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Sickness absence & disability discrimination

Sickness absence & disability discrimination
O’Brien v Bolton St Catherine’s Academy

Section 15 of the Equality Act 2010 provides that it is discrimination to treat a disabled person unfavourably because of something arising in consequence of his or her disability – although there is a defence if the employer can show that the treatment is a proportionate means of achieving a legitimate aim.

It is clear that dismissing someone because of long-term sickness absence (which will usually be caused by a condition classed as a disability) is capable of amounting to discrimination under s.15, and of course the employee may also bring a claim of unfair dismissal. In O’Brien v Bolton St Catherine’s Academy the Court of Appeal looked at how these two claims relate to each other.

Dismissal on the grounds of incapability

Ms O’Brien was a teacher who, in 2011, was assaulted by one of the pupils in her academy and consequently developed post-traumatic stress disorder (PTSD), and associated anxiety and depression. This led to her being off-sick for just over a year, before she was eventually dismissed on the grounds of incapability. At the time of her dismissal hearing, there was little indication that she was likely to return within a reasonable time frame and Ms O’Brien had been less than helpful in response to enquiries from the employer as to her prognosis. She was dismissed with immediate effect, but with a payment in lieu of notice. Her internal appeal was held almost three months later and by that time she had a fit note saying that she was fit for work. Nevertheless, her appeal was rejected. The employer was not convinced that she had made a full recovery and felt that her absence of 14 months was too great a burden for the academy to bear.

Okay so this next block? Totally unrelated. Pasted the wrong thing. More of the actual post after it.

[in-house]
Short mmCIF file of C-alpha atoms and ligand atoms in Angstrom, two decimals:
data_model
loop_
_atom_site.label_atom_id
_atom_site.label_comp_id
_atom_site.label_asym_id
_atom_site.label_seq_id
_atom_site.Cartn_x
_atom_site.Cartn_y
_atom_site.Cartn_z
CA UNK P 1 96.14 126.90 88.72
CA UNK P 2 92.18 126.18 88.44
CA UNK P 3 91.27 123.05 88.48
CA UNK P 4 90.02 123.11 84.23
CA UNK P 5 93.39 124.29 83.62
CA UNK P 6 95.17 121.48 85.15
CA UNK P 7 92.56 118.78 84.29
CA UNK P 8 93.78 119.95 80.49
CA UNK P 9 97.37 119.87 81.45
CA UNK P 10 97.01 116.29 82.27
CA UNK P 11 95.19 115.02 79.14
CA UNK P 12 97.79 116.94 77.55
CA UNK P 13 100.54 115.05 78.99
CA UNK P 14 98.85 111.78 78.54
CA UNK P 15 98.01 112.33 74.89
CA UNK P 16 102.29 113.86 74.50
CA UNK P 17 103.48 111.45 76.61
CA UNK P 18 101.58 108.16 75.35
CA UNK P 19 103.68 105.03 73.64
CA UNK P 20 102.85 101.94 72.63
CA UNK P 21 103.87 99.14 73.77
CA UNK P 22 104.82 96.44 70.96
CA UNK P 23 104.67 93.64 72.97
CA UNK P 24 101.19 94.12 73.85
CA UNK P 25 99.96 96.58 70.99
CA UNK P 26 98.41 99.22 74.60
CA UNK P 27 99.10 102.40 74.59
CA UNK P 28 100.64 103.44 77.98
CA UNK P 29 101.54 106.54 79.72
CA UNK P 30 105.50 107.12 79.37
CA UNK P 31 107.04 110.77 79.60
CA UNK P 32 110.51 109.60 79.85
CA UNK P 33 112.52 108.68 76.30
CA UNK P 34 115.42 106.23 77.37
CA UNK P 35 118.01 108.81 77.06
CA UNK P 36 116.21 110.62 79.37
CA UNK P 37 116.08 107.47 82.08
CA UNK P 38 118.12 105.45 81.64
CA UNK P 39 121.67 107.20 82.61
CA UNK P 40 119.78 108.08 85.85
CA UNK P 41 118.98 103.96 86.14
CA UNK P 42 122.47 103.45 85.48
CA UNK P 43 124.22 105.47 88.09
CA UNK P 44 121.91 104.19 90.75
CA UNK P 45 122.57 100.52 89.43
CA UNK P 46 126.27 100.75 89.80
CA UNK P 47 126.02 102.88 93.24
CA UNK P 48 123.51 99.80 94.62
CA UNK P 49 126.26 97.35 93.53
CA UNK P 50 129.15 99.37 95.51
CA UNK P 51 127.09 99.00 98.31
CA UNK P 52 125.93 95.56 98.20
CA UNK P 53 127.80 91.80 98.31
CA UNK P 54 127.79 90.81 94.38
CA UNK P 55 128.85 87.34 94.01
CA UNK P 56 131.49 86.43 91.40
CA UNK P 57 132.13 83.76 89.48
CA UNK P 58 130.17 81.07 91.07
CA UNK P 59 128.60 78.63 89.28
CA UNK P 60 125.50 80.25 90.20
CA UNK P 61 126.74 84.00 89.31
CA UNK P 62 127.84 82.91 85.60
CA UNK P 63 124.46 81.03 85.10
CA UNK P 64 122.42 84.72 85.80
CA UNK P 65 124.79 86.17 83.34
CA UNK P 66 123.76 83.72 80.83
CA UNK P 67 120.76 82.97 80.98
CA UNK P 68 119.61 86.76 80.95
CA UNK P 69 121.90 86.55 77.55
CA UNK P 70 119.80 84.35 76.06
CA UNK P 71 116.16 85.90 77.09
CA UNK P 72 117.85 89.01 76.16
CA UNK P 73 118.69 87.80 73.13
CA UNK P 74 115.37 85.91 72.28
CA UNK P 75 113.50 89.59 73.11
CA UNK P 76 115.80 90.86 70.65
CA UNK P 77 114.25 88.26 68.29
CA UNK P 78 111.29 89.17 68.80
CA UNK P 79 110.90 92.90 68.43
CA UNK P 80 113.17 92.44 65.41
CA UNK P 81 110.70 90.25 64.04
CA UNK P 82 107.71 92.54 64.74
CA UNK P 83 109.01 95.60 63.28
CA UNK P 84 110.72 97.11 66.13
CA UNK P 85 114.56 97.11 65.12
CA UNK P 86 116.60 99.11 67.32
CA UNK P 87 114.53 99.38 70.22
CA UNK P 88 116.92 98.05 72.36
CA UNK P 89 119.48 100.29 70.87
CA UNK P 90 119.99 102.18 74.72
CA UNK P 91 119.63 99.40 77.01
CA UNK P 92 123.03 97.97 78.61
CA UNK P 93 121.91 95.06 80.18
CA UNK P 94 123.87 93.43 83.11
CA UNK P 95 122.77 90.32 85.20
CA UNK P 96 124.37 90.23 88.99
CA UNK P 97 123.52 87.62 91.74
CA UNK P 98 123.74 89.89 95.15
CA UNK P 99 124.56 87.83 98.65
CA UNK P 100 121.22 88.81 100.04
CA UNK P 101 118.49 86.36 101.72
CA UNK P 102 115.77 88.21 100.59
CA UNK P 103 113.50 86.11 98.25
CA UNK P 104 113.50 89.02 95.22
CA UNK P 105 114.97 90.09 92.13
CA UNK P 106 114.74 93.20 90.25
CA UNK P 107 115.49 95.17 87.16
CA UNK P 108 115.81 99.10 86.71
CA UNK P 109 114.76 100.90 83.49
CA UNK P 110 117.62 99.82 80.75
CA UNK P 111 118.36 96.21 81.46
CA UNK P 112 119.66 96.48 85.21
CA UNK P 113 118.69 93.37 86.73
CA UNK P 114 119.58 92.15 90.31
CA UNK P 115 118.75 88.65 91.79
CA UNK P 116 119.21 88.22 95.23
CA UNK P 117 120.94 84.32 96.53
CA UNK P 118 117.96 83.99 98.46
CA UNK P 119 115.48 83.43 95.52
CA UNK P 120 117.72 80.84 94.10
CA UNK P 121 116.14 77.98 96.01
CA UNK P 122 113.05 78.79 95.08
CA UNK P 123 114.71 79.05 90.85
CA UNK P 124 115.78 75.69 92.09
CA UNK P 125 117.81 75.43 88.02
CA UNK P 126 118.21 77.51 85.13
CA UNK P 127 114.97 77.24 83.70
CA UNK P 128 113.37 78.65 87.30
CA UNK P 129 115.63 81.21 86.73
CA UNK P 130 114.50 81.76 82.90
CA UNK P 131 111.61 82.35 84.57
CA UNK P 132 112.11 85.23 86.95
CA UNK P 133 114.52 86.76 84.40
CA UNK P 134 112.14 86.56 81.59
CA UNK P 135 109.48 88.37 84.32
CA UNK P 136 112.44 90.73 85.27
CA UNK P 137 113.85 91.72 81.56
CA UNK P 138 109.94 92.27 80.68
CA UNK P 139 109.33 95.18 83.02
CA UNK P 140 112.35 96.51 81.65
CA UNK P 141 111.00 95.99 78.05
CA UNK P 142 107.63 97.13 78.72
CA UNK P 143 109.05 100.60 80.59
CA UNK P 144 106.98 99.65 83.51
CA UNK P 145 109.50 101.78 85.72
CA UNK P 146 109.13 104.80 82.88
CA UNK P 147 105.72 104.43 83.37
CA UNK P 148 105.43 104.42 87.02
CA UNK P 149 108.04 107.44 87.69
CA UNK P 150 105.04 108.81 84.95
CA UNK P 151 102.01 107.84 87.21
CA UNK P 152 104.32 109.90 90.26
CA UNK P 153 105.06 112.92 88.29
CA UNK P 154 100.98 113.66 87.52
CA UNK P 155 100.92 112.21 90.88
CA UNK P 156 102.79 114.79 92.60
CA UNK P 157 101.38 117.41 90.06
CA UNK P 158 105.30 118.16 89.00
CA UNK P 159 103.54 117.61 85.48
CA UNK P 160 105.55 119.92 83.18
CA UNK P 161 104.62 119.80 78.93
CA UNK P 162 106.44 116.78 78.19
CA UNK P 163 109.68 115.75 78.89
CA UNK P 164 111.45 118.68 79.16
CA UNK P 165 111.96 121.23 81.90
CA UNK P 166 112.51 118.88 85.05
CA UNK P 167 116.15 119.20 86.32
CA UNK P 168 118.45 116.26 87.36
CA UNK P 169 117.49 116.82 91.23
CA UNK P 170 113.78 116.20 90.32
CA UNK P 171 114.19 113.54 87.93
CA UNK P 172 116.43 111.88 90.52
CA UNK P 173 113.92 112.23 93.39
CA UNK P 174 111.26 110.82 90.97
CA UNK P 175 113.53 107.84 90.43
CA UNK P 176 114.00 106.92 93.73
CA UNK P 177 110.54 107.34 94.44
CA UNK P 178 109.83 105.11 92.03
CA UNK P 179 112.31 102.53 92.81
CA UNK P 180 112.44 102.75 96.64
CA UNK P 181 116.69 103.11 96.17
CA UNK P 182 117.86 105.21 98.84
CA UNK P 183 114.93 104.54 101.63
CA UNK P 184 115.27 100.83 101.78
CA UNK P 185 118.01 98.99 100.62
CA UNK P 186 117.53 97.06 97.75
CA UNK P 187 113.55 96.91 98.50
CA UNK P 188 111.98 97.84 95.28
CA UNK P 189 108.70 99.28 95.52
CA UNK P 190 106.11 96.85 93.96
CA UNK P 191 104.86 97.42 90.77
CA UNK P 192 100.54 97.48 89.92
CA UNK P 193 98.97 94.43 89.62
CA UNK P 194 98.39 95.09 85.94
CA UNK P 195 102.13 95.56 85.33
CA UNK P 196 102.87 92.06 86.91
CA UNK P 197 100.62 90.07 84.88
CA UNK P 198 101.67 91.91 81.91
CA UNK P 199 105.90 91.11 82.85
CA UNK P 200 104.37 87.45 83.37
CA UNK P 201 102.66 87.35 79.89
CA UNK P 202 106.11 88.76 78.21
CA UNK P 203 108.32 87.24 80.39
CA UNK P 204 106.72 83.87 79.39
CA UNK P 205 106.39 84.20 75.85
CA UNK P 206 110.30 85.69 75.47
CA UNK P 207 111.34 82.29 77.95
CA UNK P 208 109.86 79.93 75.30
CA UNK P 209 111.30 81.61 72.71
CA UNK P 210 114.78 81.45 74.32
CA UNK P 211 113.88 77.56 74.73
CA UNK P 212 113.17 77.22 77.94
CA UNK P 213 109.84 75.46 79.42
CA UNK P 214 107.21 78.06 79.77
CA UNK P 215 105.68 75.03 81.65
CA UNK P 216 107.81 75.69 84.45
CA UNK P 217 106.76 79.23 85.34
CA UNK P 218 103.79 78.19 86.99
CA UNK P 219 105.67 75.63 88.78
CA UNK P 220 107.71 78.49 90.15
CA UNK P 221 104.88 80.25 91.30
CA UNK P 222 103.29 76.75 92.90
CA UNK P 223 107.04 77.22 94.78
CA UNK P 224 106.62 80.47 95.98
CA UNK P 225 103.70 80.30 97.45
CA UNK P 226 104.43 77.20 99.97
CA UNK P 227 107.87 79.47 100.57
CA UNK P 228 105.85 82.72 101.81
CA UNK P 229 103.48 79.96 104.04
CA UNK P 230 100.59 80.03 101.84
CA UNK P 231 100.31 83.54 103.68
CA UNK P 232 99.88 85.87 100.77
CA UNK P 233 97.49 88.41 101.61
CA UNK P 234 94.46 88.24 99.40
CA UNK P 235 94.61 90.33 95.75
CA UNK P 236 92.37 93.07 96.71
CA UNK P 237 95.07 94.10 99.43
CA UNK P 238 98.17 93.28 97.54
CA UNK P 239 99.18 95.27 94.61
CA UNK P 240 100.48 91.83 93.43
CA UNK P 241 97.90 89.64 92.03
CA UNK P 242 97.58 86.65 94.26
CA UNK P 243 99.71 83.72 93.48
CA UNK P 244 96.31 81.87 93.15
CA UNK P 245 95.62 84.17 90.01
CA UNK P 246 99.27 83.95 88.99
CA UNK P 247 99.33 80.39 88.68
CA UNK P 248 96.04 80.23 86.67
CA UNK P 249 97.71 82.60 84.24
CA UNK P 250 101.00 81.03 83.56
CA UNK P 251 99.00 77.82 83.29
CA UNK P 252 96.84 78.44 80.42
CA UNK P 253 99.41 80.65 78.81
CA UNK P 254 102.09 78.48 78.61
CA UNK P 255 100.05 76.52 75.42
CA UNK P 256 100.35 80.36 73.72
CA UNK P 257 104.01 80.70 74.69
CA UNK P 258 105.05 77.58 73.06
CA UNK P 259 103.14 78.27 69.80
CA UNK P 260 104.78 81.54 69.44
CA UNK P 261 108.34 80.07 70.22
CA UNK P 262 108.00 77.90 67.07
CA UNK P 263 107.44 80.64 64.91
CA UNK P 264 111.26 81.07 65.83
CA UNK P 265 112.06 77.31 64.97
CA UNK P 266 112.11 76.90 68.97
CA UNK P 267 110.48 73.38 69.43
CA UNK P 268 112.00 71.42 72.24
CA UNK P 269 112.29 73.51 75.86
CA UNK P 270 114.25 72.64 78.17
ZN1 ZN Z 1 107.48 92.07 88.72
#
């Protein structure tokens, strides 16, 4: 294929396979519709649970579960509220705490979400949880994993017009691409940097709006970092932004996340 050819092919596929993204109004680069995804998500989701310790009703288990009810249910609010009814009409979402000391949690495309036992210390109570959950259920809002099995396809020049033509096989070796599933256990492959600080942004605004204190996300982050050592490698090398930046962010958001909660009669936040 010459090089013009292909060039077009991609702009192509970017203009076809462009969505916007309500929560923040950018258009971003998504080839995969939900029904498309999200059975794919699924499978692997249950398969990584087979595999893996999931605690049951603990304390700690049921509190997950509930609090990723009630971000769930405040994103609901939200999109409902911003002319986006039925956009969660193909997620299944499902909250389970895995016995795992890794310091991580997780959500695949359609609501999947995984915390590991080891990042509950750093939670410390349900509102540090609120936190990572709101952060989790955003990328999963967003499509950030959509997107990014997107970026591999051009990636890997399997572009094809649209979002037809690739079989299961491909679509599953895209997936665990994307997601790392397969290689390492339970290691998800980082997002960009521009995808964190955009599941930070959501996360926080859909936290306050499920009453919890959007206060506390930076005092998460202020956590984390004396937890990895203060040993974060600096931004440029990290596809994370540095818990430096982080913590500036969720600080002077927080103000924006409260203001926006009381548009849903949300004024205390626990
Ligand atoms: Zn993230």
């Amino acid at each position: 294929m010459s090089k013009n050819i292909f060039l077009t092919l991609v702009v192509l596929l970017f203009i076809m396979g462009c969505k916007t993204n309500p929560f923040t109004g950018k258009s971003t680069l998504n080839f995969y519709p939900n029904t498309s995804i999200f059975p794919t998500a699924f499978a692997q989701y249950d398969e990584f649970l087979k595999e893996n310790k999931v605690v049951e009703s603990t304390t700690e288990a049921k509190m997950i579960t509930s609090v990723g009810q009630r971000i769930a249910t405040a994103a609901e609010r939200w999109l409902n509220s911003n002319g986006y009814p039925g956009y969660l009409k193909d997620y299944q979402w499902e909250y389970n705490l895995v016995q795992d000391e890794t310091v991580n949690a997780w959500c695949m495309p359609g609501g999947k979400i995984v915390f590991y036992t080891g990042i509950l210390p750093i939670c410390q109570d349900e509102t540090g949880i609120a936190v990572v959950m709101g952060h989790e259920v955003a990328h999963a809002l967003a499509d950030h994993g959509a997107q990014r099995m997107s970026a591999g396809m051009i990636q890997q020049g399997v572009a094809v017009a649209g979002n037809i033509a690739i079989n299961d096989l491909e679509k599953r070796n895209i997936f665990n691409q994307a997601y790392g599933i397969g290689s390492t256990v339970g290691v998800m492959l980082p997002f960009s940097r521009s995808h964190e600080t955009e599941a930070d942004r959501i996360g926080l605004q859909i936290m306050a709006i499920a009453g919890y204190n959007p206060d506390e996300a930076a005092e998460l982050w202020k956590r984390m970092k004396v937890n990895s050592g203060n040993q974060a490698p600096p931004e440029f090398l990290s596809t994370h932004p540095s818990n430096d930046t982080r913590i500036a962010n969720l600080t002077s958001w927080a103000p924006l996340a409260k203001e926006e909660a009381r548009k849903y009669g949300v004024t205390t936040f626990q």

The decision of the court

A tribunal found that the dismissal amounted to discrimination under s.15. While the employer did have a legitimate aim in dismissing Ms O’Brien – the efficient running of the academy and the need to reduce costs and maintain a high standard of teaching – the Tribunal did not consider that the dismissal was a proportionate means of achieving this aim because she had produced medical evidence showing she was now fit to work. The Tribunal felt that the employer should not have rejected the medical evidence out of hand, at least not without getting a further occupational health report.

The case reached the Court of Appeal, which, by a majority, upheld that finding. The Tribunal had been entitled to reach the conclusions that it did on proportionality in relation to the s.15 claim. While the Tribunal should not have given the impression that the mere fact that a dismissal was contrary to s.15 meant that it inevitably was also an unfair dismissal, Lord Justice Underhill said that: “it would be a pity if there were any real distinction in the context of dismissal for long-term sickness” between the tests for discrimination and unfair dismissal. The Court of Appeal also added that the fact someone has been off work for over a year will mean that a dismissal can be justified, unless there are unusual circumstances (as there were here).

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